A dramatic shift in the German solar market hasn’t slowed its growth.
The world’s leading solar market skyrocketed because of a progressive feed-in-tariff program that paid solar system owners more for the power they produced than the retail power rate. The program has changed and the tariff has slipped below the retail rate. But home and business owners still see it as a good deal.
“Advertising no longer says you can earn money with solar,” said Tobias Rothacher, photovoltaic industry expert at Germany Trade & Invest in Berlin. “But now advertising says you can save with solar.”
Market conditions are now driving solar power adoption and industry growth instead of government incentives.
Solar power reached grid parity in Germany in 2011, Rothacher said. As the price of solar panels has dropped in tandem with incentives, the payback period has remained steady, Rothacher said.
In the beginning, the German FIT paid 30 Euro cents per kilowatt hour and power cost 22 cents per kilowatt hour. People could buy a solar system and pay it off with the profits in about 10 years.
Today, the FIT is 20 cents per kilowatt hour and retail power costs between 22 and 25 cents. But because the cost of panels has slipped so dramatically, those who buy solar can pay off the expense with savings on their energy bills in about the same amount of time.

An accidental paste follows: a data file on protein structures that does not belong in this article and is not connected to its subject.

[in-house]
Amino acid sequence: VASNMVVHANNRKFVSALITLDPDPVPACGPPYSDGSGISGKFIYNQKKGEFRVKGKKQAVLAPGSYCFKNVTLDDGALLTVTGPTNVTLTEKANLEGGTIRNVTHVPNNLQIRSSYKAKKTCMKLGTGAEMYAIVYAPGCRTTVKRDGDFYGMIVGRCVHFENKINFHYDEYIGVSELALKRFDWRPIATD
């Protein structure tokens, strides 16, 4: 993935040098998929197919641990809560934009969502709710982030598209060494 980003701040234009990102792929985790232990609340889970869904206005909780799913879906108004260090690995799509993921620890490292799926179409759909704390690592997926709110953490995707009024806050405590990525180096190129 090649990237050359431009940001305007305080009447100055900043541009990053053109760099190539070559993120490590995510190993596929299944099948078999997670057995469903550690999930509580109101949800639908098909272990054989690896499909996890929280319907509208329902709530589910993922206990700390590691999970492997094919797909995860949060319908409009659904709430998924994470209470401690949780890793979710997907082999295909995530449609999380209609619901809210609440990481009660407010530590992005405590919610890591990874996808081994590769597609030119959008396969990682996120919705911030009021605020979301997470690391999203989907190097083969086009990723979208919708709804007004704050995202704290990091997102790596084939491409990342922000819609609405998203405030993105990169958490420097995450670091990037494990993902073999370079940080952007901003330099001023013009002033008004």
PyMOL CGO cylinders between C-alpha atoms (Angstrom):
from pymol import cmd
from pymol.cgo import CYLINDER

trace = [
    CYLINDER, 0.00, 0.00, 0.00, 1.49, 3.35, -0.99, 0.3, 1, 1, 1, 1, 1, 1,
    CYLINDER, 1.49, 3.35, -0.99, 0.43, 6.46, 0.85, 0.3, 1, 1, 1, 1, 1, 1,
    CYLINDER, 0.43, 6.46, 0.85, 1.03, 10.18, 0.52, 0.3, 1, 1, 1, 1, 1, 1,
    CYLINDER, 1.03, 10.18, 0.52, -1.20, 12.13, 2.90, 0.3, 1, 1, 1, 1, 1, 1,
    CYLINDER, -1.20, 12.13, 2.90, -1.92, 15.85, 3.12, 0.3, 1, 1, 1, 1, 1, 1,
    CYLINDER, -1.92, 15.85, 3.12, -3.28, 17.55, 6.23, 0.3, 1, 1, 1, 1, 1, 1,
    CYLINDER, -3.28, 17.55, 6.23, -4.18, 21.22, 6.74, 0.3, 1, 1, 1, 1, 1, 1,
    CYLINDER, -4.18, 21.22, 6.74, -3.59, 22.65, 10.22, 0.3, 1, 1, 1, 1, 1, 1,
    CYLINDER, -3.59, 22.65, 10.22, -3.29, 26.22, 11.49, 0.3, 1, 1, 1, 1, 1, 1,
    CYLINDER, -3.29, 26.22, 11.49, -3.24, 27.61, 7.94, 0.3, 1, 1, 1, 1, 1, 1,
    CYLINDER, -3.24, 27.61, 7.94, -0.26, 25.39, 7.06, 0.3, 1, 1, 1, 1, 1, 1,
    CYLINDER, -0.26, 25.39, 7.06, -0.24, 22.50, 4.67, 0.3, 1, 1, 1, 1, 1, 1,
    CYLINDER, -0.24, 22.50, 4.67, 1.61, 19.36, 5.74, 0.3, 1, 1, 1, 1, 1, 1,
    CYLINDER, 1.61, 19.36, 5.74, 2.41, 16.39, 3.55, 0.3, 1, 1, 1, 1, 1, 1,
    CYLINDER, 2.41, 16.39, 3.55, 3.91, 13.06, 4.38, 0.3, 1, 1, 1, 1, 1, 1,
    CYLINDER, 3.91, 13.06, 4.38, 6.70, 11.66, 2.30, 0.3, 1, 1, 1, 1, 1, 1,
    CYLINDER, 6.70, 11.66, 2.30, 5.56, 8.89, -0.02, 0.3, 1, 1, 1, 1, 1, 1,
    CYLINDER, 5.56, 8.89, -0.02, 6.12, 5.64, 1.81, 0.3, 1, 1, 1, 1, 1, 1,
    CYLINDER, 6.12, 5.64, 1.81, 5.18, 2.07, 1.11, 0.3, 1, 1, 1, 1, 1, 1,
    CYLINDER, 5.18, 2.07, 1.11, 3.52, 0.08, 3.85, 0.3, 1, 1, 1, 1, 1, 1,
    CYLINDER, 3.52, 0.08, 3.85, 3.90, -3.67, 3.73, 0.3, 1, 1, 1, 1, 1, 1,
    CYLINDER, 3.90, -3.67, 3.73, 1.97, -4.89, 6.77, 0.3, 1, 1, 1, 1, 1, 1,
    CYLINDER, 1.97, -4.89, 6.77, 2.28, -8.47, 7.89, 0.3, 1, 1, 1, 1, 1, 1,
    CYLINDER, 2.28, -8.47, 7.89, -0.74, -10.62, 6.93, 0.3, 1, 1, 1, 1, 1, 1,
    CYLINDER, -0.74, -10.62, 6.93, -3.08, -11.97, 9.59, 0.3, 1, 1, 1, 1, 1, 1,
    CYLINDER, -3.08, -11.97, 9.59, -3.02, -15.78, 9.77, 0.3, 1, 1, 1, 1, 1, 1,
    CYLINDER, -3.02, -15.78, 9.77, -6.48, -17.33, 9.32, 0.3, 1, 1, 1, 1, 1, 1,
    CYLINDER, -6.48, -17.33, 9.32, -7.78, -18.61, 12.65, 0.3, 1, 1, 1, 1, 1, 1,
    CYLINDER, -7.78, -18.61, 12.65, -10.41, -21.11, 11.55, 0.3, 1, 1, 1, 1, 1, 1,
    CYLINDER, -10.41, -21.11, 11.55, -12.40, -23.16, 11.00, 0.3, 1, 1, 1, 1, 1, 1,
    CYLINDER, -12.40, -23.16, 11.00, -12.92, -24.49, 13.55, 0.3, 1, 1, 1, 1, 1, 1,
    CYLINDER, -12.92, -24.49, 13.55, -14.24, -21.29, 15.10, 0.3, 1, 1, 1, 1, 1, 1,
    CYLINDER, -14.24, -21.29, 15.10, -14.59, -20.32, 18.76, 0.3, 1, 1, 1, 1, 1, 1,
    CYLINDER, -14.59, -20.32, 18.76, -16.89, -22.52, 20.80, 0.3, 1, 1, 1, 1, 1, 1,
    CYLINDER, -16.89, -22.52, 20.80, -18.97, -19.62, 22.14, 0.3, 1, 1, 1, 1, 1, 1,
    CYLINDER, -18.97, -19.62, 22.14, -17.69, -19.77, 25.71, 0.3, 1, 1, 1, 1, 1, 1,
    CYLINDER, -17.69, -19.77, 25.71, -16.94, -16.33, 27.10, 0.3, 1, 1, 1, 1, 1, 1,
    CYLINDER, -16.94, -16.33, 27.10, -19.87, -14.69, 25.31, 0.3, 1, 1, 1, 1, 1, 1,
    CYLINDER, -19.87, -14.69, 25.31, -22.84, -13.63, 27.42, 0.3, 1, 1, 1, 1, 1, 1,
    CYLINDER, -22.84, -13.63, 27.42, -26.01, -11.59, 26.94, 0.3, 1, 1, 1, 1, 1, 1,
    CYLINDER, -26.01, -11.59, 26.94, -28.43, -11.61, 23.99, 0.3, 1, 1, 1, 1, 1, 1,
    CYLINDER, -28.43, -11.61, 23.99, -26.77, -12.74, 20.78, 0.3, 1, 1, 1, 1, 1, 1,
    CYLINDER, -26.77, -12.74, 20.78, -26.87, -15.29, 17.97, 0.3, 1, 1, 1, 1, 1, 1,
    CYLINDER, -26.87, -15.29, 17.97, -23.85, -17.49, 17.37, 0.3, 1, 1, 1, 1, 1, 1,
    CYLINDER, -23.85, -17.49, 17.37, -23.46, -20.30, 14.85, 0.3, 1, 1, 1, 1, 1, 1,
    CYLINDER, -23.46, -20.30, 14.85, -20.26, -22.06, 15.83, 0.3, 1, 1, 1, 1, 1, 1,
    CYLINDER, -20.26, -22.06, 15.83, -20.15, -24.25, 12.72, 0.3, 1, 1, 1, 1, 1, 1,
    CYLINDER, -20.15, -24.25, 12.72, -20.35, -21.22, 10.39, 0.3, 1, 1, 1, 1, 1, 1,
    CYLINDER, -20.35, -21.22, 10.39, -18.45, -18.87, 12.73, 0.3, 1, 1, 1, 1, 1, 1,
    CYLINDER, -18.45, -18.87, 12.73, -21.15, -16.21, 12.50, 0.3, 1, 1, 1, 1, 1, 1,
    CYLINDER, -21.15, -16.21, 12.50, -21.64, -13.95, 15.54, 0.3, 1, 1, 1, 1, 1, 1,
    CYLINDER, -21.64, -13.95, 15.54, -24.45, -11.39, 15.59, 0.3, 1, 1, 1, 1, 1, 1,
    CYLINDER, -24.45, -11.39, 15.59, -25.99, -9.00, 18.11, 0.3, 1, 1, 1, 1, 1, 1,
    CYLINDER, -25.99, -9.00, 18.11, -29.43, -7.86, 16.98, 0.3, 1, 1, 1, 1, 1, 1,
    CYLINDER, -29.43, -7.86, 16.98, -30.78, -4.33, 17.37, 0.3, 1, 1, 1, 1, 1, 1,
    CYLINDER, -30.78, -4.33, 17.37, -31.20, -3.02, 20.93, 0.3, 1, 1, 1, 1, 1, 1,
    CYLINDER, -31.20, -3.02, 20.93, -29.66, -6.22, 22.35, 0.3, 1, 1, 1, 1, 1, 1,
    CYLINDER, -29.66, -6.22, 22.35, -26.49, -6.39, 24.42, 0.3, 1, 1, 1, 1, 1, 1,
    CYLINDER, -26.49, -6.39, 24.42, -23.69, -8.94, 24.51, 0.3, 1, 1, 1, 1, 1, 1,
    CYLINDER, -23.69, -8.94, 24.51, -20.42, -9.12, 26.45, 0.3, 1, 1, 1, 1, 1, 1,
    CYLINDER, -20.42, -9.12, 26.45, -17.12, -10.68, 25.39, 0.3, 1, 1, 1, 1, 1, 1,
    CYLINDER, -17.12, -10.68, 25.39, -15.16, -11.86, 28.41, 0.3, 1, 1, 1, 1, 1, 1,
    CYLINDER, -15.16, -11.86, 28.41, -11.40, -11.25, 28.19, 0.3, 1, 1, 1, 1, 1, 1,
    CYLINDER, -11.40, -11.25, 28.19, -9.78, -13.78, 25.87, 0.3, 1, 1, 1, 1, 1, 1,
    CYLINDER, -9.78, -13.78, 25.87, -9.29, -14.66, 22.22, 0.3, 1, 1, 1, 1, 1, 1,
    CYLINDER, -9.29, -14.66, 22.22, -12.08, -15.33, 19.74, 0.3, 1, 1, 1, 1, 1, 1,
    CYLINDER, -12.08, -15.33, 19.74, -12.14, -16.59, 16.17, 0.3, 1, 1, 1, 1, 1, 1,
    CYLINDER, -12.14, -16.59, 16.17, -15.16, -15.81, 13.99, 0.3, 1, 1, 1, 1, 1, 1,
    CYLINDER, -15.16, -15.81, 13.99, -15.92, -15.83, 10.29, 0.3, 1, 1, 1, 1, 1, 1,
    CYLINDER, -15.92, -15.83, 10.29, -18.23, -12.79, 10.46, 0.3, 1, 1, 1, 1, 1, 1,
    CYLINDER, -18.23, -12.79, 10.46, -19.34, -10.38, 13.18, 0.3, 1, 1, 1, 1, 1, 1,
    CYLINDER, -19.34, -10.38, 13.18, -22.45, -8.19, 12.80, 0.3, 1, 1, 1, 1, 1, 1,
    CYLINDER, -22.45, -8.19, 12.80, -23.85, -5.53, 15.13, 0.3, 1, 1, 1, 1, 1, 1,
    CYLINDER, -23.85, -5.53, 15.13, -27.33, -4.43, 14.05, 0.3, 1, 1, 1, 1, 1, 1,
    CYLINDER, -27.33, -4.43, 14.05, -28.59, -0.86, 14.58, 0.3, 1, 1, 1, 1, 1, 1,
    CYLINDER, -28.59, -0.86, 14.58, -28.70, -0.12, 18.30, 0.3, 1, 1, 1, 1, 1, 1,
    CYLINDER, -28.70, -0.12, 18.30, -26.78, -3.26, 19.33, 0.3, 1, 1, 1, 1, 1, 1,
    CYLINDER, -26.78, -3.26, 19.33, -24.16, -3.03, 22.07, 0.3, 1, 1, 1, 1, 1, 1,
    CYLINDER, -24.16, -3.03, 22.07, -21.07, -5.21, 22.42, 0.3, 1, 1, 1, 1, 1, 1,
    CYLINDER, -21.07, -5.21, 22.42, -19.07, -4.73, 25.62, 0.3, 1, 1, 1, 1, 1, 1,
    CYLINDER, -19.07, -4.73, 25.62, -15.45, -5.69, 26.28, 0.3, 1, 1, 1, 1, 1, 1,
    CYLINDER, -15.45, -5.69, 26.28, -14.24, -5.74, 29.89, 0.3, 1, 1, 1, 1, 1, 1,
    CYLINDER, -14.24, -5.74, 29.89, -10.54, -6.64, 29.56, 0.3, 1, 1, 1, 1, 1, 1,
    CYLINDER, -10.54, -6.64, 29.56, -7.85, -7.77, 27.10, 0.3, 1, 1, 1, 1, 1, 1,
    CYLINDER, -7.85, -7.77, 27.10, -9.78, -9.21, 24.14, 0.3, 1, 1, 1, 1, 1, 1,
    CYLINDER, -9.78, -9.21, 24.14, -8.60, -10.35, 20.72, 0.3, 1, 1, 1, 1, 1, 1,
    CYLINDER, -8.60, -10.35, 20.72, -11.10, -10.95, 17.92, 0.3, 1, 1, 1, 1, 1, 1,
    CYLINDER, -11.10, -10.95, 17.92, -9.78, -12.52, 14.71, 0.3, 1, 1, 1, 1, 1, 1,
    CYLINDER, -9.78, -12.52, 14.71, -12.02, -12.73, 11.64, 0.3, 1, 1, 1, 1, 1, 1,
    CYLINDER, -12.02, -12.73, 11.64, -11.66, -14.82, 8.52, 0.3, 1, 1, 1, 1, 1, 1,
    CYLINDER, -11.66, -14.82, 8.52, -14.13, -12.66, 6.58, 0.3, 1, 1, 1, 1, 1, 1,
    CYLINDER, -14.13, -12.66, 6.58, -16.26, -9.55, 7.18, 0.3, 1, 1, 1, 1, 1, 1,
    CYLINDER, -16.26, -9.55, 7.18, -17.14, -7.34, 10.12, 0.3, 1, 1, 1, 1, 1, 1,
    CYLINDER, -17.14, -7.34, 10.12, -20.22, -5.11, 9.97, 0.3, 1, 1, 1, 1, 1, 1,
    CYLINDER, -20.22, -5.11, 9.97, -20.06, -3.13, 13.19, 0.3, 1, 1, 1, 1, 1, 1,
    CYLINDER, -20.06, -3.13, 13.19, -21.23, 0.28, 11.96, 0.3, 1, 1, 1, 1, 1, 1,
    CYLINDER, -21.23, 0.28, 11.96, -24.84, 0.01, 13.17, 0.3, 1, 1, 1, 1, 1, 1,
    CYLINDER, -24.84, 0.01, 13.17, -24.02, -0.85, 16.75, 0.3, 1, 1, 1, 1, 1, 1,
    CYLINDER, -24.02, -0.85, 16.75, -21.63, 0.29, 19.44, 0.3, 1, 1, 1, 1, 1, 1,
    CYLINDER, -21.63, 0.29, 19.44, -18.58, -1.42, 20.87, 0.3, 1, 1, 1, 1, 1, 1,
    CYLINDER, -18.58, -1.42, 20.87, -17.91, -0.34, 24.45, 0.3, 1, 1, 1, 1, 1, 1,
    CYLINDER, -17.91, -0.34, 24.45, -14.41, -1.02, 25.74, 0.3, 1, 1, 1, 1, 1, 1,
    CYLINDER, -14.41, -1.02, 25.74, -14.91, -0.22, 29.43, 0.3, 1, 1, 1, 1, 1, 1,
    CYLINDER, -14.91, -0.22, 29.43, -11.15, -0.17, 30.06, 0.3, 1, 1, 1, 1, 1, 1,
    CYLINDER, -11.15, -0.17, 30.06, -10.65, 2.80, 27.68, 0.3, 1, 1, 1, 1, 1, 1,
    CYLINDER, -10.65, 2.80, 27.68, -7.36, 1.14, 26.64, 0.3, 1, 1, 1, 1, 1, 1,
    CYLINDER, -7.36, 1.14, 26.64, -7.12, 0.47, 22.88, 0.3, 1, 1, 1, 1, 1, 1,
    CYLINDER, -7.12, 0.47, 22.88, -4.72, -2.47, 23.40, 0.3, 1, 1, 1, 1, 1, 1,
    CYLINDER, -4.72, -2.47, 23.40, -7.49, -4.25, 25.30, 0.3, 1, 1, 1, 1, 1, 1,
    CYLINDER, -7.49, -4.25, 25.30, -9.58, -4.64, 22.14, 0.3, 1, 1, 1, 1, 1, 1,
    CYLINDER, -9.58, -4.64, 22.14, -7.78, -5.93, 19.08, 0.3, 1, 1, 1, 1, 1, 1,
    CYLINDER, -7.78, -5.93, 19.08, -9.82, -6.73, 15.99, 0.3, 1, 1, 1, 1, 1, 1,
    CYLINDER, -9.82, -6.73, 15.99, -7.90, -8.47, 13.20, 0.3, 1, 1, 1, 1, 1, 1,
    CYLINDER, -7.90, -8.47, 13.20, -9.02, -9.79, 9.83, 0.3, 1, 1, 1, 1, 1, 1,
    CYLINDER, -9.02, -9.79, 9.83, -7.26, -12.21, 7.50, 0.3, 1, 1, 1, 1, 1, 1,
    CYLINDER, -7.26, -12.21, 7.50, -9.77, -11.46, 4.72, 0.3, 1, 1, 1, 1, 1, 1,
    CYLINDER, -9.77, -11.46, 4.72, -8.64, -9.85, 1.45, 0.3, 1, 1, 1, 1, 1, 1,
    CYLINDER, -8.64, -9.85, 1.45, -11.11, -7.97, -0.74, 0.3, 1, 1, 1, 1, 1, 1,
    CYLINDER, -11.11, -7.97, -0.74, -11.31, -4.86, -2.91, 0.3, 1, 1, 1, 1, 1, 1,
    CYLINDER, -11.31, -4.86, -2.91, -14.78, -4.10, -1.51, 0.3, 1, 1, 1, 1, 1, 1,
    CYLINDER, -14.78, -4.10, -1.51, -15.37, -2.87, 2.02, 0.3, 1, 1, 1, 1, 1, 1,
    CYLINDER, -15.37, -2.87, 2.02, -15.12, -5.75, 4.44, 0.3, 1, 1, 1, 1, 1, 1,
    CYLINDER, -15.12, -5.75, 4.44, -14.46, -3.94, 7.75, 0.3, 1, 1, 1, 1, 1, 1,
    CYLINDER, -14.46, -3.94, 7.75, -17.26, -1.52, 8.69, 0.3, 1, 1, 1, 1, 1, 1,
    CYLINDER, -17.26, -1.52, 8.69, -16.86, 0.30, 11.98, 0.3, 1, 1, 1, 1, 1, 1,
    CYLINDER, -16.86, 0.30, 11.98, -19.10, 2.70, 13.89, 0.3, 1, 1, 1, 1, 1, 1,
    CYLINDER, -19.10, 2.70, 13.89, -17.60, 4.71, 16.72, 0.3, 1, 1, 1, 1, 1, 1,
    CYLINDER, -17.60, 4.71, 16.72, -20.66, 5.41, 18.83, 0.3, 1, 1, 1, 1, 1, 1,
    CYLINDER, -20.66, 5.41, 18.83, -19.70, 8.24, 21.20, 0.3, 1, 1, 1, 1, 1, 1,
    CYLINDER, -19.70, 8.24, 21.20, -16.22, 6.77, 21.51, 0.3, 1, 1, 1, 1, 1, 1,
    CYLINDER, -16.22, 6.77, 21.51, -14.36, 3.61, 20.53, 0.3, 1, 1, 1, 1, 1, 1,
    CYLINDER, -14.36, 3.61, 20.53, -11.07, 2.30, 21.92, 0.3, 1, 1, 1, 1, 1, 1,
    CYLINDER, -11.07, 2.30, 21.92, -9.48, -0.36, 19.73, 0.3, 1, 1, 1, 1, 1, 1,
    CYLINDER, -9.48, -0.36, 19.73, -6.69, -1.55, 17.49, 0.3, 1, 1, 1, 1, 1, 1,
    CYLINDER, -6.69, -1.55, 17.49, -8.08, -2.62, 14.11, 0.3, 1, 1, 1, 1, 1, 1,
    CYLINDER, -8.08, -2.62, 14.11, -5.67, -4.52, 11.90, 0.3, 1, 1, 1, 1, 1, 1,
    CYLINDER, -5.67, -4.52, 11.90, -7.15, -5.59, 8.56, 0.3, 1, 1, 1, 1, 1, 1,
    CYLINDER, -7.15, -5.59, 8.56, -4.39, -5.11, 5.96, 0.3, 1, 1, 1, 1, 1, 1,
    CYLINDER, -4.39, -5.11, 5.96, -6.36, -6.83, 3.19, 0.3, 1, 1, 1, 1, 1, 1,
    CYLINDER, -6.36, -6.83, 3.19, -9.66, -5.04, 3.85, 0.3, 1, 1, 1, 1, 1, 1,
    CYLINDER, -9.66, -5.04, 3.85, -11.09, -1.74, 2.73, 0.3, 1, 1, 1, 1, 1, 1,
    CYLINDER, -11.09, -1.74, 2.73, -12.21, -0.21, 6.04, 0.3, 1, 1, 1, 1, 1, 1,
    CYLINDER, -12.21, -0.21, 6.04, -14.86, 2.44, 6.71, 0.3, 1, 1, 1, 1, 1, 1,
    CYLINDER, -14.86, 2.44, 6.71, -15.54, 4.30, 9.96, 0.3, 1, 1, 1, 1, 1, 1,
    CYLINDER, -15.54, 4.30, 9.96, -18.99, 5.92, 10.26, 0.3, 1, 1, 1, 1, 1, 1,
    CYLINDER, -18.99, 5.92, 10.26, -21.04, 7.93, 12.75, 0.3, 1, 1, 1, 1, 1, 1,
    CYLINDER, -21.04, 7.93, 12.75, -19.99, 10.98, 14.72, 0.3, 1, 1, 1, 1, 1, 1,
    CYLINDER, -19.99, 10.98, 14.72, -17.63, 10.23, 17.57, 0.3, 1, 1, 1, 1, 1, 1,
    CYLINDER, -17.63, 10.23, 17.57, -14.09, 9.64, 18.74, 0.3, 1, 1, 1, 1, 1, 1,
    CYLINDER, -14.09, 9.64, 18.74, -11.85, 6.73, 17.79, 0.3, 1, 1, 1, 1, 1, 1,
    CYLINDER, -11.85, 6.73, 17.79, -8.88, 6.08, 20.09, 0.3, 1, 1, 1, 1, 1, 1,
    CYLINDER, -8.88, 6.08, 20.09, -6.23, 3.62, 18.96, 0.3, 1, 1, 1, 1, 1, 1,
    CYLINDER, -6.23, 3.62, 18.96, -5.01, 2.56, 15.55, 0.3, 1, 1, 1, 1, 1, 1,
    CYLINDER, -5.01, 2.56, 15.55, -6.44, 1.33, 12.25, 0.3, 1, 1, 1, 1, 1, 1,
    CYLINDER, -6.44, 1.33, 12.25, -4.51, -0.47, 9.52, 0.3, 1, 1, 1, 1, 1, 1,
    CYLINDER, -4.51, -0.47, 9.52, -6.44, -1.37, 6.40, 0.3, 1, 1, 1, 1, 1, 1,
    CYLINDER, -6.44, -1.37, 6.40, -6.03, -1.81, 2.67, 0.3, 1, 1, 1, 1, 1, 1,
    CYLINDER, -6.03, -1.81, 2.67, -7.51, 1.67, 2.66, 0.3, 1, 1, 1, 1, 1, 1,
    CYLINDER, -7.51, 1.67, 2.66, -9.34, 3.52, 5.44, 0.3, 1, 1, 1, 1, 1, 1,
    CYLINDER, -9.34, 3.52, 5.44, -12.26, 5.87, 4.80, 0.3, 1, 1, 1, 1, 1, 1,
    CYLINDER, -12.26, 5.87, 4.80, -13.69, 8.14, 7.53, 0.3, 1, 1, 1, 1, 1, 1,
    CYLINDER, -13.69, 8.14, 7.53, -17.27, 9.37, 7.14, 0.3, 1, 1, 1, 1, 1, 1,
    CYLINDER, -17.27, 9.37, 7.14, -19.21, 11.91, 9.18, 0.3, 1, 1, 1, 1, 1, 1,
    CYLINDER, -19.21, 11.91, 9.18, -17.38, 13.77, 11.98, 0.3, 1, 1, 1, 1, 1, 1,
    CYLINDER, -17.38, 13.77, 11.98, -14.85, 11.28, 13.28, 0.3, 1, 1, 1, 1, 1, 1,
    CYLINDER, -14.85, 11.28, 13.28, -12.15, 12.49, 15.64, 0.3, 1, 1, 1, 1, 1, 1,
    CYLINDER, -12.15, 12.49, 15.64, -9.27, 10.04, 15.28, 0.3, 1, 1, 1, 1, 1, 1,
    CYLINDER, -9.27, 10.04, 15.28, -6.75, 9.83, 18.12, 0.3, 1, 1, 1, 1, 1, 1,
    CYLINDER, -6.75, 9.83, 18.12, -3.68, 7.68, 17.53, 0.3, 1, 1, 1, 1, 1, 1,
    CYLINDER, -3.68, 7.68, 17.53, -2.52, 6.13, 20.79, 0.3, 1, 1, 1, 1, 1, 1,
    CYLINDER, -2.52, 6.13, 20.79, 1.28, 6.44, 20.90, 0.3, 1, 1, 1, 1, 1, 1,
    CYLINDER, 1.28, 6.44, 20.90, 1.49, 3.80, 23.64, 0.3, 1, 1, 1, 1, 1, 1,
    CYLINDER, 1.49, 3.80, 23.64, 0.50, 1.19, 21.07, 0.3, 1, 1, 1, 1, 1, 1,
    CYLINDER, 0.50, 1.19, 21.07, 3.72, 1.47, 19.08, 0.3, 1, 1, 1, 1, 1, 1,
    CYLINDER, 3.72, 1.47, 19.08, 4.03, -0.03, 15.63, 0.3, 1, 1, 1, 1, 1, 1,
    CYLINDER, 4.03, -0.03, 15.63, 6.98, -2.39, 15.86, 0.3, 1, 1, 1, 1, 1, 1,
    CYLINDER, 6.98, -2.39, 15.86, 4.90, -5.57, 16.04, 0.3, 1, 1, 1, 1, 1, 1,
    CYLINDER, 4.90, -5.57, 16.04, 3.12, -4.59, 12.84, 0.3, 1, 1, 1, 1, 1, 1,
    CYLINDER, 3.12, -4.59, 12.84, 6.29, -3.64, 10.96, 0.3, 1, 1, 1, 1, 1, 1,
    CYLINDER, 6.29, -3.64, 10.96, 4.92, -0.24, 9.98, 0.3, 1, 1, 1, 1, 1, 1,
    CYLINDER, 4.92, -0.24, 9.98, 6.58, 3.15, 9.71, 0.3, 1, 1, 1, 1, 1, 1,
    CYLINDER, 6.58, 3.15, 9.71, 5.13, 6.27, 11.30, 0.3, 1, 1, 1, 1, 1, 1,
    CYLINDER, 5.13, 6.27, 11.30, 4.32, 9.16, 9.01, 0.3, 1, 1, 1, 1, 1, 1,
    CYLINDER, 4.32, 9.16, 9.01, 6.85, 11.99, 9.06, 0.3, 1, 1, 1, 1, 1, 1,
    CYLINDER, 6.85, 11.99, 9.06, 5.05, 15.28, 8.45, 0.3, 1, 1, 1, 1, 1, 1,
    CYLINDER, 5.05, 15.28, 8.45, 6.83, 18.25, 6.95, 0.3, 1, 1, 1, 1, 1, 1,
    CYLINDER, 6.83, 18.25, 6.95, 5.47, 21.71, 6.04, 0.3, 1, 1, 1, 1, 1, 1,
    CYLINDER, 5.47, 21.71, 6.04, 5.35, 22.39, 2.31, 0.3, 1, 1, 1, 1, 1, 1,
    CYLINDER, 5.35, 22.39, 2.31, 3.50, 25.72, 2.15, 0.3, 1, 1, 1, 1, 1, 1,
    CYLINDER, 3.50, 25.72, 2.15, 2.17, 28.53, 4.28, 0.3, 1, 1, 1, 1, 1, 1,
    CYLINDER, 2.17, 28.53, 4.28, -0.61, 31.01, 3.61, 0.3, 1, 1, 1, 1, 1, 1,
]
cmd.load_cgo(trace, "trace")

Since most solar photovoltaic systems are expected to last at least 20 years, that will give solar array owners 10 years of essentially free power. It’s still an attractive prospect to most Germans, Rothacher said.
And that’s why the country’s solar industry is still strong, with projections for 5 gigawatts of new solar installations this year. German companies have a strong presence for example at this year’s Solar Power International going on in Orlando, FL aiming to capture a growing US market.
The German public is paying attention to the market and taking advantage of opportunities as they resent themselves.
“When the prices of PV systems go down a bit, there is an immediate reaction in the market,” he said.
If the oversupply dwindles and there’s ever a bottleneck in production that causes prices to climb, the market would probably slow, Rothacher said.
“But I think we’re going to have an oversupply for a long time,” he said.